What is an Entreprenuer in Residence?

I worked as an Entreprenuer in Residence (EIR) at Koparo Clean and one of the most common questions that I get usually is what is an EIR and what do they do? I'll address that here.

The name EIR has traditionally been used to describe founders who are building a company while being a part of a Venture Capital (VC) firm. They could be someone who has exited a business and the VCs have known for some time. As an EIR, the founder works on testing a business idea while occasionally also assisting the firm with its day-to-day operations.

But the role has evolved over time and now you can find people working at startups having this designation as well. My stint fell in this category.

At startups, an EIR is typically an early employee who works on setting up and scaling the business just like the founder does but with limited scope for bearing the brunt of risk or gaining the upside of asymmetrical returns. This is because you are on a salary, you don't invest your own money into the business and usually don't have a high-amount of equity as a part of your compensation.

The job description is not set in stone—it can change daily. There is no designated function that you're supposed to work in—you're expected to do anything and everything that is a priority at that moment.

As for me, here are some things that I have done as a part of the job—

  1. Built the Shopify website from scratch—added custom flows with the assistance of developers and designers, listed the products on Amazon and Flipkart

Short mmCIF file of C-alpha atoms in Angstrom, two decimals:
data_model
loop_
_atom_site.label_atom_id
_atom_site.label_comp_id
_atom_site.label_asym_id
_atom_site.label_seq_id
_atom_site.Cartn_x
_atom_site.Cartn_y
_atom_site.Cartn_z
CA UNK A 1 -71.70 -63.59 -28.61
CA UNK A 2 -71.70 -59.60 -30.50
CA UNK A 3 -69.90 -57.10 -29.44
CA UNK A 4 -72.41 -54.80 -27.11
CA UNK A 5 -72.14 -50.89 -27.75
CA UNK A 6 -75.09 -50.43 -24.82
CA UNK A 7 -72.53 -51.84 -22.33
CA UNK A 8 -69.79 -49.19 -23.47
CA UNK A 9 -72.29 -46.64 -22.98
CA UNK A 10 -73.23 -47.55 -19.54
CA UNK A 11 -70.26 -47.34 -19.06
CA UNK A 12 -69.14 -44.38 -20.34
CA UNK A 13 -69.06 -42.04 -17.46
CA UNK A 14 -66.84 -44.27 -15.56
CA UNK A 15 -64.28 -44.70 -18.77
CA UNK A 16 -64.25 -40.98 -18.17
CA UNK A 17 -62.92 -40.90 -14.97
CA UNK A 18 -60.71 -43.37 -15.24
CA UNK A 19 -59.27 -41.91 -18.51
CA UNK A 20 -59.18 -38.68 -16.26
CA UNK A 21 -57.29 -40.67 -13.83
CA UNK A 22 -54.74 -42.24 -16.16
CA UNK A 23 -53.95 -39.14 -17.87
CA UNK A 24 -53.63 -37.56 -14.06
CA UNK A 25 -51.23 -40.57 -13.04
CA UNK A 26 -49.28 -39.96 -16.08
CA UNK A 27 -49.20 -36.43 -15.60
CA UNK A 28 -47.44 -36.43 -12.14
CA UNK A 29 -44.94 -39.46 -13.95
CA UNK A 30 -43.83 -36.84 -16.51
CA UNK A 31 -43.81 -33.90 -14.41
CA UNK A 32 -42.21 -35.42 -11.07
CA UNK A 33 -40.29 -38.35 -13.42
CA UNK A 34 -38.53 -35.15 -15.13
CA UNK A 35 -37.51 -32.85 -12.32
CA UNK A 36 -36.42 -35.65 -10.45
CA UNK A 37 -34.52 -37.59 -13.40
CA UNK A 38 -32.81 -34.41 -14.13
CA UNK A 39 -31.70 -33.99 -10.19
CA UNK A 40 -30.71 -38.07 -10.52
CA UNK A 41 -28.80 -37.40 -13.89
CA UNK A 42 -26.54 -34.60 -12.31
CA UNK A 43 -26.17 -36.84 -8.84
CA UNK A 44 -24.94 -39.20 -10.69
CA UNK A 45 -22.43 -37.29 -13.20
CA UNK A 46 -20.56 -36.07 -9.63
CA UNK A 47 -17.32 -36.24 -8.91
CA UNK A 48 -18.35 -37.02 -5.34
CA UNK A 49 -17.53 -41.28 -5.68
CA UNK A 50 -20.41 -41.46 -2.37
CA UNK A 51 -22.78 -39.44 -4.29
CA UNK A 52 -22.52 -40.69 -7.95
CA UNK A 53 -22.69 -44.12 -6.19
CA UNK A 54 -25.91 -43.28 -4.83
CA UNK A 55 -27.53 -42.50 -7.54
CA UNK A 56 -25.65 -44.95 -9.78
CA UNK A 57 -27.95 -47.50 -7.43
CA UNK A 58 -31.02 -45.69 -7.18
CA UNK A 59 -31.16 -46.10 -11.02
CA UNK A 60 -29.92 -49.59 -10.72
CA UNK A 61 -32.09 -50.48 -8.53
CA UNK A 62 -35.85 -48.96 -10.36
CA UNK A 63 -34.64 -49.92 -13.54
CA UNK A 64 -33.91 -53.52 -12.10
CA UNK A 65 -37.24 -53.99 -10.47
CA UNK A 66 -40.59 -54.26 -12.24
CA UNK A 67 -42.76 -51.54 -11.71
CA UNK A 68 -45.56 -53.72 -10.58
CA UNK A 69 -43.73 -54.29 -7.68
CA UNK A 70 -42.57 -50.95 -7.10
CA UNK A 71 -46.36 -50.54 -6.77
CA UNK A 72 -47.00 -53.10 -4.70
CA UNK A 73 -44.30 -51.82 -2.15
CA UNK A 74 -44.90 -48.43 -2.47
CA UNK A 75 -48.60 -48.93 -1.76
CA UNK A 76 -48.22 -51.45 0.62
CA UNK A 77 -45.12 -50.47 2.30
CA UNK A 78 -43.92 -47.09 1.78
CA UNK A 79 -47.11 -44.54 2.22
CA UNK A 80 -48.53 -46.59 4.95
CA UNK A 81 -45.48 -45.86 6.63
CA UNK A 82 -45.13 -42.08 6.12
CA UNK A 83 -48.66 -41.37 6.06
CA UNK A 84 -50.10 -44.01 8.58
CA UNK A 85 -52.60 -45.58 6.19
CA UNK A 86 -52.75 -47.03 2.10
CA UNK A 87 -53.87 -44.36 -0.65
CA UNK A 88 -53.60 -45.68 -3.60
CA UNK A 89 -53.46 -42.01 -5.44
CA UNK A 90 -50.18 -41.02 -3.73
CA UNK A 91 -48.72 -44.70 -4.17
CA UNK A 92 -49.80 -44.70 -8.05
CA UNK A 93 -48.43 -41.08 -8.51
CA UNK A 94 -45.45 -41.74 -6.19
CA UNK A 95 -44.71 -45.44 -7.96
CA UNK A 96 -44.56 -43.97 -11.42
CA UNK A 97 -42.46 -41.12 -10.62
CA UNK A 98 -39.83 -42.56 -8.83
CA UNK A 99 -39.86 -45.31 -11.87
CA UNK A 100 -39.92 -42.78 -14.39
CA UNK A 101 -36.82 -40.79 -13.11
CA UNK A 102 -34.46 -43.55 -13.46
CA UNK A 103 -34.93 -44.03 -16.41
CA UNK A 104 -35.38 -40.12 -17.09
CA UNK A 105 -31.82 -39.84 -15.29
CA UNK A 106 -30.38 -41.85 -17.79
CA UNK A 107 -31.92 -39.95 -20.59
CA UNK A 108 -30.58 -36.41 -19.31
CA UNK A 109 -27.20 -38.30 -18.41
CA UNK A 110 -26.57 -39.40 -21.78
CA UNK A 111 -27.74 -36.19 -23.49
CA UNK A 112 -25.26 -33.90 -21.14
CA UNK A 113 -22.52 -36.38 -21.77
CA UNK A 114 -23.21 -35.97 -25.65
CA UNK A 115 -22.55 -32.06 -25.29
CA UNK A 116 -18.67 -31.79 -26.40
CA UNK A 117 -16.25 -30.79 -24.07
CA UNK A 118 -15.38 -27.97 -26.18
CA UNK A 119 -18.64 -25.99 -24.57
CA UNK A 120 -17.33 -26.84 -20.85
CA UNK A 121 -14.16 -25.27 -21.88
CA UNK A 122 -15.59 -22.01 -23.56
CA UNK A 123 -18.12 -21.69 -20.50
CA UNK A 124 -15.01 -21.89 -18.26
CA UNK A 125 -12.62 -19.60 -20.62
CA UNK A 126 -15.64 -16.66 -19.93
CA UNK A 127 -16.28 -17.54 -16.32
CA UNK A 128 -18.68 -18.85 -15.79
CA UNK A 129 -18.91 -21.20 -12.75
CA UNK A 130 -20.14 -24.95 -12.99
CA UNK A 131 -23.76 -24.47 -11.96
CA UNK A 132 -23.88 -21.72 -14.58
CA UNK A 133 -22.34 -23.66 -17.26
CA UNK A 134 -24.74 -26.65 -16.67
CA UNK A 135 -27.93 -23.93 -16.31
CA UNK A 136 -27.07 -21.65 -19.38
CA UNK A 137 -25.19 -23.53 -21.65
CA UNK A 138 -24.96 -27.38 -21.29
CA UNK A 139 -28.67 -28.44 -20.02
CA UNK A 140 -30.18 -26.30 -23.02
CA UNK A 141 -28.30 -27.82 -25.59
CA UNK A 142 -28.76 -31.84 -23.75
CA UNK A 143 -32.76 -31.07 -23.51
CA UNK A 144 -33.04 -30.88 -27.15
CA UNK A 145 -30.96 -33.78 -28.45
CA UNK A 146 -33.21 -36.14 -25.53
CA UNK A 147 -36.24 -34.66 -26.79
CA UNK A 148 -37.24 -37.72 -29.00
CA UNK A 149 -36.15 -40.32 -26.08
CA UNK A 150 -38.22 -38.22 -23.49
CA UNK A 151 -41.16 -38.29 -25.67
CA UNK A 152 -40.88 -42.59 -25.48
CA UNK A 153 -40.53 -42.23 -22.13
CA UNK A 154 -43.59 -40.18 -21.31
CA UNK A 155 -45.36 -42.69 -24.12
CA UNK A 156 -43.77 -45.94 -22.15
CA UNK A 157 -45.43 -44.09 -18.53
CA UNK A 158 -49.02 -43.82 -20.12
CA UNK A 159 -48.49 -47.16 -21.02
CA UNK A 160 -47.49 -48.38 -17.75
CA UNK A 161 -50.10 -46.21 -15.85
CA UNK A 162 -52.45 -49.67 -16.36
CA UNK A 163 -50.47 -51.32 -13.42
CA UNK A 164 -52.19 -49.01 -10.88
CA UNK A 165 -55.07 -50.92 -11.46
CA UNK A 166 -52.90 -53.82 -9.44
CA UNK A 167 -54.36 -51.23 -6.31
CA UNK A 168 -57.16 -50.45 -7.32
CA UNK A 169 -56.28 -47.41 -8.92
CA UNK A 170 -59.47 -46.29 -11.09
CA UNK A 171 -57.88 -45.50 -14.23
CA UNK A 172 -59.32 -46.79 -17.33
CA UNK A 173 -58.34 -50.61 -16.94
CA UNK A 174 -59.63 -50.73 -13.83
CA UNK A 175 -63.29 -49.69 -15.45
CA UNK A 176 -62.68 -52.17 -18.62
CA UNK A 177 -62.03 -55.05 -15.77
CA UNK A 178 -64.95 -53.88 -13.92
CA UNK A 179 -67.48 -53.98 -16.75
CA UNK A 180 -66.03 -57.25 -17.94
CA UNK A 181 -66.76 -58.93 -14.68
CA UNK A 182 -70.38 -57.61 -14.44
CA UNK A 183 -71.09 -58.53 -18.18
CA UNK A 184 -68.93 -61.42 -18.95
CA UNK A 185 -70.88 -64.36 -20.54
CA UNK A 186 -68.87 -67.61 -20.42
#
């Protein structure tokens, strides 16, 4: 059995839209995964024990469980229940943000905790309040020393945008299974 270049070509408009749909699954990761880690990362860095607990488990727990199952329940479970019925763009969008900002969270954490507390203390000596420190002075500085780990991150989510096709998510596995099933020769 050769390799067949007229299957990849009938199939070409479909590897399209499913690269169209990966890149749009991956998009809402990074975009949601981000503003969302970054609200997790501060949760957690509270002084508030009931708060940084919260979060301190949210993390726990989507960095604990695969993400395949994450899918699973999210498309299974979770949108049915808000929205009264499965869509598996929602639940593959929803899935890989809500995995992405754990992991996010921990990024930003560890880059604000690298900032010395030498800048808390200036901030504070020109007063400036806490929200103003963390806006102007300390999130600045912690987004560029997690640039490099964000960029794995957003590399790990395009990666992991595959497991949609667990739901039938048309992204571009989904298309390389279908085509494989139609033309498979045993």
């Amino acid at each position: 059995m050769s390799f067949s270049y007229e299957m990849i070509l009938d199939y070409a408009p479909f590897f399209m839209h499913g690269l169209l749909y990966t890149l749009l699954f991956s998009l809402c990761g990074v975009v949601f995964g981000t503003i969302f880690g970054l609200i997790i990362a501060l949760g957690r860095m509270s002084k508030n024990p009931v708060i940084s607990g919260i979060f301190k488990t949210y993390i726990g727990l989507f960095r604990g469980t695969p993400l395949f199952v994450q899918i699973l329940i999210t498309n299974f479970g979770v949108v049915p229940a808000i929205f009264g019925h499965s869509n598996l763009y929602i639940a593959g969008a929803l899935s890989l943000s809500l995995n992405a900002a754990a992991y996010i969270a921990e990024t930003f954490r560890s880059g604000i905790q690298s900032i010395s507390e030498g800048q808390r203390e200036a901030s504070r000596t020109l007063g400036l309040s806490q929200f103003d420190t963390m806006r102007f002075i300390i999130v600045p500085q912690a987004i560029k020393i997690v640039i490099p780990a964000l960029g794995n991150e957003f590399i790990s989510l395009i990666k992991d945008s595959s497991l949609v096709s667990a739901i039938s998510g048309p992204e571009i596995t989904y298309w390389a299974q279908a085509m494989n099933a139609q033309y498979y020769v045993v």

2. Worked on integrating with the logistics and warehouse management systems provider and managed operations and customer experience
  3. Set up analytics, dashboards and reporting to track metrics
  4. Established communication channels and remarketing loops for retention, ran paid marketing campaigns on Google and Facebook
  5. Worked on managing the P&L, creating the investor deck and forging strategic partnerships

If you look at it, this entails everything from product and strategy to marketing and operations. I feel that it is a great learning opportunity for people early in their career. You get to understand the dynamics of running a business completely which can come in very handy if you later pursue an MBA or start your own company. This holistic overview at such low risk is difficult to get otherwise.


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If you're exploring EIR roles at startups and would like to know more, I would be happy to chat. Drop me an email!